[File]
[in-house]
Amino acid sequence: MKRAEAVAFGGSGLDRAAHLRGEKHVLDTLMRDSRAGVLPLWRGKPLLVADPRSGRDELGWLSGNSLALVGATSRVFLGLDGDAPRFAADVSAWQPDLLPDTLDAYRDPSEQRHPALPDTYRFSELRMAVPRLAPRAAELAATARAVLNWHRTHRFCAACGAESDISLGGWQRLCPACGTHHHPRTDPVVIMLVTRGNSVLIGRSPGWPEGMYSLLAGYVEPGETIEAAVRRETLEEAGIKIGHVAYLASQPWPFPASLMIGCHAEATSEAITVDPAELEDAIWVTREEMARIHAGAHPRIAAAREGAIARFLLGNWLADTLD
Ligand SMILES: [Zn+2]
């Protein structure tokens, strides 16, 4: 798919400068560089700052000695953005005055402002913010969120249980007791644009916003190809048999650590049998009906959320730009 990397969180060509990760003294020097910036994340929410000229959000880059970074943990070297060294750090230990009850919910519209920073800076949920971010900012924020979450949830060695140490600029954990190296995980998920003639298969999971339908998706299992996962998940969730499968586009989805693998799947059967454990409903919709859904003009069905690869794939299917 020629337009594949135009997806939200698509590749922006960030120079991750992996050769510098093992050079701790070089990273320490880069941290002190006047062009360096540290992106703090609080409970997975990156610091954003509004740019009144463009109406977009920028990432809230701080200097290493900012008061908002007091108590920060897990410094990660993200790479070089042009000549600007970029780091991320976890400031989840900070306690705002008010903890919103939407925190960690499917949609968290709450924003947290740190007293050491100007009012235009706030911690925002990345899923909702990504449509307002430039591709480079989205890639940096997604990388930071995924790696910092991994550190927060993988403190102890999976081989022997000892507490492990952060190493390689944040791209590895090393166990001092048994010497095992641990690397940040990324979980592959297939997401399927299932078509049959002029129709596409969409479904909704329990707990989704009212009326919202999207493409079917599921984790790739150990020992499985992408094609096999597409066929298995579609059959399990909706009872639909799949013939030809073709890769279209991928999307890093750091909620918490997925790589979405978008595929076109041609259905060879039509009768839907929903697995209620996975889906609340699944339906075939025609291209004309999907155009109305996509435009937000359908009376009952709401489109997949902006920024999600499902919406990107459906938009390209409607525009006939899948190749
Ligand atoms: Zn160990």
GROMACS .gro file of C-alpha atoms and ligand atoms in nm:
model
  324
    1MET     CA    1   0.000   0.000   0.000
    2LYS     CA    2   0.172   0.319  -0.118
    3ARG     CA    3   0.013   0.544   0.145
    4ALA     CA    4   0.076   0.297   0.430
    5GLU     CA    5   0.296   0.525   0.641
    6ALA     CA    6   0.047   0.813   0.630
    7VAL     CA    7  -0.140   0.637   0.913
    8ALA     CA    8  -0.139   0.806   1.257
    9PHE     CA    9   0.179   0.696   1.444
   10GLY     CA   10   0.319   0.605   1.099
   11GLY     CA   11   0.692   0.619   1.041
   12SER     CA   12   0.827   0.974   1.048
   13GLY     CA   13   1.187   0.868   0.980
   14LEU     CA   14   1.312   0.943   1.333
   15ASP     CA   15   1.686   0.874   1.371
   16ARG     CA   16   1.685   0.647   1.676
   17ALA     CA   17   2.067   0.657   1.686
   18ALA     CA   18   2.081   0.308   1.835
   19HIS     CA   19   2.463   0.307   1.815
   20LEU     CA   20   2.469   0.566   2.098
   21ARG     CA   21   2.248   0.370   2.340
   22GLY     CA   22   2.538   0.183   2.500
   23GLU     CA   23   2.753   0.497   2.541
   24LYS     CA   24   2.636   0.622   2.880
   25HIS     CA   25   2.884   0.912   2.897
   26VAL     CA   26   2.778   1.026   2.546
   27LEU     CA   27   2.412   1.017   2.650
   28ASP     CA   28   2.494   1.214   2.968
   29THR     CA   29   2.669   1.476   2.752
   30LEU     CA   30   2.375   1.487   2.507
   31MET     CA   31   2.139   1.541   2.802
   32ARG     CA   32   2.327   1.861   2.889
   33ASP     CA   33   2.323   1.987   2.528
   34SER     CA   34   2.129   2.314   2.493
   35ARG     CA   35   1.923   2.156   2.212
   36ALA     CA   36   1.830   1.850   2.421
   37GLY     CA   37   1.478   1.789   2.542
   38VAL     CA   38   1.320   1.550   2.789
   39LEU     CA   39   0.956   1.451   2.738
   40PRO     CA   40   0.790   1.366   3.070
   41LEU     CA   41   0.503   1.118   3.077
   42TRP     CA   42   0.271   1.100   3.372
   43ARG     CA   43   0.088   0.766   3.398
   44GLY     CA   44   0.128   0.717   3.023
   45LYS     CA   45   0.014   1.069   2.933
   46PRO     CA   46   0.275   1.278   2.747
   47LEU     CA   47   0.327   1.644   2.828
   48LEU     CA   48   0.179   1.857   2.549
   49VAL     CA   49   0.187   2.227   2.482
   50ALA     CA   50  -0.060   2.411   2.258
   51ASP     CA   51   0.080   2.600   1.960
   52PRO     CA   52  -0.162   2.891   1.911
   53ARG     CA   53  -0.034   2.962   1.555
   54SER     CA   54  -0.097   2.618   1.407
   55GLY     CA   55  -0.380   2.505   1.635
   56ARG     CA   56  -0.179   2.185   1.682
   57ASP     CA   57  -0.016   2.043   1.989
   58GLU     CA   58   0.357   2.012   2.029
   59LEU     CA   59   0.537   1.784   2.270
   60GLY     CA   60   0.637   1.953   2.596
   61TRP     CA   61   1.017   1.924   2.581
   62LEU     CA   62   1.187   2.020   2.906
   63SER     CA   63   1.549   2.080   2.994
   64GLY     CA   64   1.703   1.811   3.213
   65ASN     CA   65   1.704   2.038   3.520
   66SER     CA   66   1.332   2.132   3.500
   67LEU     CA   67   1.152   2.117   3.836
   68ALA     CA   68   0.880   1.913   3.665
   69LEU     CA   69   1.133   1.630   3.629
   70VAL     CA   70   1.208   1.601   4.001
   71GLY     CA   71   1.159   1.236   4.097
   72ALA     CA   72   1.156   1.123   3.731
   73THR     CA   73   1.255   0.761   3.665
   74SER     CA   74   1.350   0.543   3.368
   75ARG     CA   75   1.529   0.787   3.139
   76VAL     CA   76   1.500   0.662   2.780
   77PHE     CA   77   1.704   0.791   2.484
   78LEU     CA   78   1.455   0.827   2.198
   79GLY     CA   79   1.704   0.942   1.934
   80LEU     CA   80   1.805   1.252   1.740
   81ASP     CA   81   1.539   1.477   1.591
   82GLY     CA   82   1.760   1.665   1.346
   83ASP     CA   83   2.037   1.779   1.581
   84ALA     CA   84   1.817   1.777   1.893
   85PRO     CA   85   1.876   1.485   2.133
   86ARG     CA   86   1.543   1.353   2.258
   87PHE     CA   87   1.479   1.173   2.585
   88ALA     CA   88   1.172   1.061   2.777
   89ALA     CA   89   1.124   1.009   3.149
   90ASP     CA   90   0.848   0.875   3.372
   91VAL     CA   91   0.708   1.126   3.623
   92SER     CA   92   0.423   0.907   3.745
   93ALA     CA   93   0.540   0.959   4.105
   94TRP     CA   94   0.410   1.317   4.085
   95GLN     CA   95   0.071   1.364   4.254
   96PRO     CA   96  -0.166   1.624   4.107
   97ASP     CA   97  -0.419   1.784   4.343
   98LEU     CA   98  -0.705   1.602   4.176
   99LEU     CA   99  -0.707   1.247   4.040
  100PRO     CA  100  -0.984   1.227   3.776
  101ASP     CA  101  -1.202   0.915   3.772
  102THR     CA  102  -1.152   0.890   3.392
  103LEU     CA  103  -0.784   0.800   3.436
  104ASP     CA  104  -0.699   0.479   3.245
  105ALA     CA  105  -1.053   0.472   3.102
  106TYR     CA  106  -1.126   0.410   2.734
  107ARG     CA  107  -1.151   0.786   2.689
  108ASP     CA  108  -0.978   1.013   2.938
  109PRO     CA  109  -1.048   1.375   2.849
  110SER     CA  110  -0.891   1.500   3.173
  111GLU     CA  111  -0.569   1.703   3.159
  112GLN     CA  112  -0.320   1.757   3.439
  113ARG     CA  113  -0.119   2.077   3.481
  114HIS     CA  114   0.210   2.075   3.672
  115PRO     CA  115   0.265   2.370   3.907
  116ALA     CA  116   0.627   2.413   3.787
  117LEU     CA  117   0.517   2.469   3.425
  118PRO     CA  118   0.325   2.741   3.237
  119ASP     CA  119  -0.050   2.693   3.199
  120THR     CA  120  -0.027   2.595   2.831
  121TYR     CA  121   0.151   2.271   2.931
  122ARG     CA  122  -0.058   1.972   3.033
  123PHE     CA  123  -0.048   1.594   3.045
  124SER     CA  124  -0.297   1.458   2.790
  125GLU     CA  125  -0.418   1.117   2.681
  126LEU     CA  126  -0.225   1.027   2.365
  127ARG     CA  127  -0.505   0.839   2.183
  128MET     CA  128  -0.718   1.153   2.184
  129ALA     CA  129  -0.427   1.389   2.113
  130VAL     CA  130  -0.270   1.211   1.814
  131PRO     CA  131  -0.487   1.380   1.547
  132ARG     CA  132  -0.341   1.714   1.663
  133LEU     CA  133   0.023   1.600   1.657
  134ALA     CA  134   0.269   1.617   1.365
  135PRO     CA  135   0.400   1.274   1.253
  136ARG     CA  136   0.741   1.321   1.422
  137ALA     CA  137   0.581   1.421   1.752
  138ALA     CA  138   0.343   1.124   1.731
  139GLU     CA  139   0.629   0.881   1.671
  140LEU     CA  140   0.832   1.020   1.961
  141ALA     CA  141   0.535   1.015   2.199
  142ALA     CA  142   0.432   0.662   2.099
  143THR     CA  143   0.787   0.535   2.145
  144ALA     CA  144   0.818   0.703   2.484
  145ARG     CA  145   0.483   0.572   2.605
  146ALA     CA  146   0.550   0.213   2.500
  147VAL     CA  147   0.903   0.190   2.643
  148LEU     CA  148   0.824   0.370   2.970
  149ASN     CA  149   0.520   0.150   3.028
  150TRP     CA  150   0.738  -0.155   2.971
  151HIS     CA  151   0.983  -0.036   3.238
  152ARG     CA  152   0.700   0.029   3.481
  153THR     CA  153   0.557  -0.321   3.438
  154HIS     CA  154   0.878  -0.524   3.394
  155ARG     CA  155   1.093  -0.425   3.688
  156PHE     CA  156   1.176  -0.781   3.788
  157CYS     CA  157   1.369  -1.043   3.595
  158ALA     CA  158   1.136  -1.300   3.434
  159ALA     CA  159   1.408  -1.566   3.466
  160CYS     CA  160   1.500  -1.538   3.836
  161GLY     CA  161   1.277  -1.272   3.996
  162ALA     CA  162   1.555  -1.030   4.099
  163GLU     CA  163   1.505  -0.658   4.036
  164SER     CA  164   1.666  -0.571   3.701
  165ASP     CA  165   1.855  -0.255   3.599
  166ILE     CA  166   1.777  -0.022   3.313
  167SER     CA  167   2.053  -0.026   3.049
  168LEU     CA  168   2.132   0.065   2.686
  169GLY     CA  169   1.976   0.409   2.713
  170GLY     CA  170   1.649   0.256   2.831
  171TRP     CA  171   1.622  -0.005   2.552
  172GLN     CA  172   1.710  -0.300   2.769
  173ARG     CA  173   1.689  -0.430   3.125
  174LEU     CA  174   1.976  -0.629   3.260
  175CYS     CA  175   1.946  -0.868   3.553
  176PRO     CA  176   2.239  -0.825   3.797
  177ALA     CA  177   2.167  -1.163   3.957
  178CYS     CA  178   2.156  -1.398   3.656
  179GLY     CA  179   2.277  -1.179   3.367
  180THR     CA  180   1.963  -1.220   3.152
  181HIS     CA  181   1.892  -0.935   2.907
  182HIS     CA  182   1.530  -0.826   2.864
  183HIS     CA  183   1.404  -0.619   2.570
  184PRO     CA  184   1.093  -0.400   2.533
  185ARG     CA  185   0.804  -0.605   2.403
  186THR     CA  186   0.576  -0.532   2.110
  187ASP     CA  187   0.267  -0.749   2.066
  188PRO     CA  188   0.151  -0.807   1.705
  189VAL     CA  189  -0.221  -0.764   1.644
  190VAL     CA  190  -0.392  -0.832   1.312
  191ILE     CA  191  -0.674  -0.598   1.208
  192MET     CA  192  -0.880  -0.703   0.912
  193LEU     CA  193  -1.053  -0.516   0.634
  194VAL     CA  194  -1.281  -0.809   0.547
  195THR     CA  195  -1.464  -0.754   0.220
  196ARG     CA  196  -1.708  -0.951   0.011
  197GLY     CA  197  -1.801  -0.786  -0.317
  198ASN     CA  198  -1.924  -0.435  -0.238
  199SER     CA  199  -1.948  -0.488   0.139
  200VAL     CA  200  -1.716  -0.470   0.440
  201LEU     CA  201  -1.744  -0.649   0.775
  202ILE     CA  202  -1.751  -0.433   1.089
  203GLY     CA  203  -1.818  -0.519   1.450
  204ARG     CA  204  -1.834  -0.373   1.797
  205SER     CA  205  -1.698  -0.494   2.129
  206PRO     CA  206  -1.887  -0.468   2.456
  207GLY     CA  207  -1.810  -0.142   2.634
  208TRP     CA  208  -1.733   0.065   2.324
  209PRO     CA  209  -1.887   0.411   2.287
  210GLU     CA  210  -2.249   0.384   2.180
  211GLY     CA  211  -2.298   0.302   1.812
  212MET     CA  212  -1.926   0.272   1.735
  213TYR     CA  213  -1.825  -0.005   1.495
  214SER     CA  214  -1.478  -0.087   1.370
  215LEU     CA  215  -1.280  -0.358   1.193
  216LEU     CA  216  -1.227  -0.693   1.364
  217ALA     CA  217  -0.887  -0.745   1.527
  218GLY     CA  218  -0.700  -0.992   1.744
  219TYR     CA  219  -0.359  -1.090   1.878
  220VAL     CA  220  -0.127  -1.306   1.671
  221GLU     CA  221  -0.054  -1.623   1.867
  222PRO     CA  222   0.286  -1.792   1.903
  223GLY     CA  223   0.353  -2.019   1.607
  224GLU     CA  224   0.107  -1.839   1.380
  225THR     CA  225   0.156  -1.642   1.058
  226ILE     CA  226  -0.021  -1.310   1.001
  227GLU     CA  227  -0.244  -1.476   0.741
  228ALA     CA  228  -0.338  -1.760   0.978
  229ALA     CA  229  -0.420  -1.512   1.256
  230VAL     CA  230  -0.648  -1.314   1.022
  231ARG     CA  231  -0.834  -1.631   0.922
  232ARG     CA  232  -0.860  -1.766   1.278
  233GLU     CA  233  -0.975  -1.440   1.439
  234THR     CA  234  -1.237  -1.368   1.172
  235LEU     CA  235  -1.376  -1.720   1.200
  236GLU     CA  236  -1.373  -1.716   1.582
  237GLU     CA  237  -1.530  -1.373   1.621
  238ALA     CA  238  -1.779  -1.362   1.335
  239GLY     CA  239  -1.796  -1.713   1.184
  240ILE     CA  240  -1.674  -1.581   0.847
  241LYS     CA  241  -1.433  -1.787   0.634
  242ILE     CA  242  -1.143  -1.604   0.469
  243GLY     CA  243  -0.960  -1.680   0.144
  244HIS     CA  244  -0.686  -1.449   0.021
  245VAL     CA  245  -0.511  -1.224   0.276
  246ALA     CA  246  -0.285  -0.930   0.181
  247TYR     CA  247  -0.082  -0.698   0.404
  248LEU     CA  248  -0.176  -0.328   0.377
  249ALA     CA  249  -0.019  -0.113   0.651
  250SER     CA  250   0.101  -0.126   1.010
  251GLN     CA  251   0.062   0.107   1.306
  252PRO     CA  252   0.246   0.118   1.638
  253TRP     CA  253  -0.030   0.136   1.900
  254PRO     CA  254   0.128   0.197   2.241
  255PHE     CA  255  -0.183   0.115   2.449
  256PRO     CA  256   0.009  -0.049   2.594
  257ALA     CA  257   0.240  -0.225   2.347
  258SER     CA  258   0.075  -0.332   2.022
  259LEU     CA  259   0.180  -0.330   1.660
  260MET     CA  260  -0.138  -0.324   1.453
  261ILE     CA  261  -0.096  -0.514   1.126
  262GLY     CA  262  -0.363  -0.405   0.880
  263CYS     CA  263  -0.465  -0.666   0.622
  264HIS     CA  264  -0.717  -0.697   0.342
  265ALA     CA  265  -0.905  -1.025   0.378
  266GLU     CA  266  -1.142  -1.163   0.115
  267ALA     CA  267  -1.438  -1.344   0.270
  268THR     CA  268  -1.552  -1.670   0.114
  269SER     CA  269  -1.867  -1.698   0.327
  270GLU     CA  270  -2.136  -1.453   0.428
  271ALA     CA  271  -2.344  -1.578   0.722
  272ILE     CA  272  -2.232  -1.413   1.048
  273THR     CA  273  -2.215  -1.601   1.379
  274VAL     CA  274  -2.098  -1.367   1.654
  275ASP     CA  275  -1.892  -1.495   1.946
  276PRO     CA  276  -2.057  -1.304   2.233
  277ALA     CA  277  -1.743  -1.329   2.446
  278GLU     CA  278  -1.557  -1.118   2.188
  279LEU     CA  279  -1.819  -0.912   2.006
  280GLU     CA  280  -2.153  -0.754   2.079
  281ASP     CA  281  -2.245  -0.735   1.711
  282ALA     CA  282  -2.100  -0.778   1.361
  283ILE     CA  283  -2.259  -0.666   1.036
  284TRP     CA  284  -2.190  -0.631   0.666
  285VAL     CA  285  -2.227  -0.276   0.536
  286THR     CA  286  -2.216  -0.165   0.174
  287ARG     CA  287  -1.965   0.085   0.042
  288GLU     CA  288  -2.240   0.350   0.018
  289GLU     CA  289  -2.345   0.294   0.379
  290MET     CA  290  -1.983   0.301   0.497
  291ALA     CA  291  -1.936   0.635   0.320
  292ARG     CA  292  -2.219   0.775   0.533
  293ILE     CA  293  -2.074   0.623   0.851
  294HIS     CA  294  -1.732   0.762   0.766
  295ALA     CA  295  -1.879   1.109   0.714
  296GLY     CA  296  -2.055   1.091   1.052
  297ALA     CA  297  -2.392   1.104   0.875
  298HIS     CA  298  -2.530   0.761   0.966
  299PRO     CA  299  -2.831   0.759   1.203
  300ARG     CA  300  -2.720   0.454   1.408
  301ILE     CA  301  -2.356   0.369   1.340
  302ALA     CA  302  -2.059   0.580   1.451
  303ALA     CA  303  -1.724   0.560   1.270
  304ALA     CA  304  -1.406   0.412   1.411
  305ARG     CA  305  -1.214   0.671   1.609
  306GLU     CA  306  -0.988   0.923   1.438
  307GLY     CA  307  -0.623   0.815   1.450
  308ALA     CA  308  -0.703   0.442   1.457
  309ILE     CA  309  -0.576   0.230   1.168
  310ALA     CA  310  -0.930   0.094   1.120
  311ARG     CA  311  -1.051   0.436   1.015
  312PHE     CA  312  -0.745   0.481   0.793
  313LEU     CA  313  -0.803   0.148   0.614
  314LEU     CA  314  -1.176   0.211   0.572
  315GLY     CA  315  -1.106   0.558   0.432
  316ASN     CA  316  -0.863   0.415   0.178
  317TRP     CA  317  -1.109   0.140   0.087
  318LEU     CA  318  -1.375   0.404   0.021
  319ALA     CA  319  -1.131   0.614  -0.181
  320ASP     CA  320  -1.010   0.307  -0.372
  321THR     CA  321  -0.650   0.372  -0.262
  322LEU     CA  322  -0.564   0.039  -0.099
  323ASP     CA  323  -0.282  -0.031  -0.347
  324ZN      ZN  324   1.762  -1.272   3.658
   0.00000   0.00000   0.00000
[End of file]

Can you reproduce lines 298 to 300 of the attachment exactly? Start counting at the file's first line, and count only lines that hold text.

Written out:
  290MET     CA  290  -1.983   0.301   0.497
  291ALA     CA  291  -1.936   0.635   0.320
  292ARG     CA  292  -2.219   0.775   0.533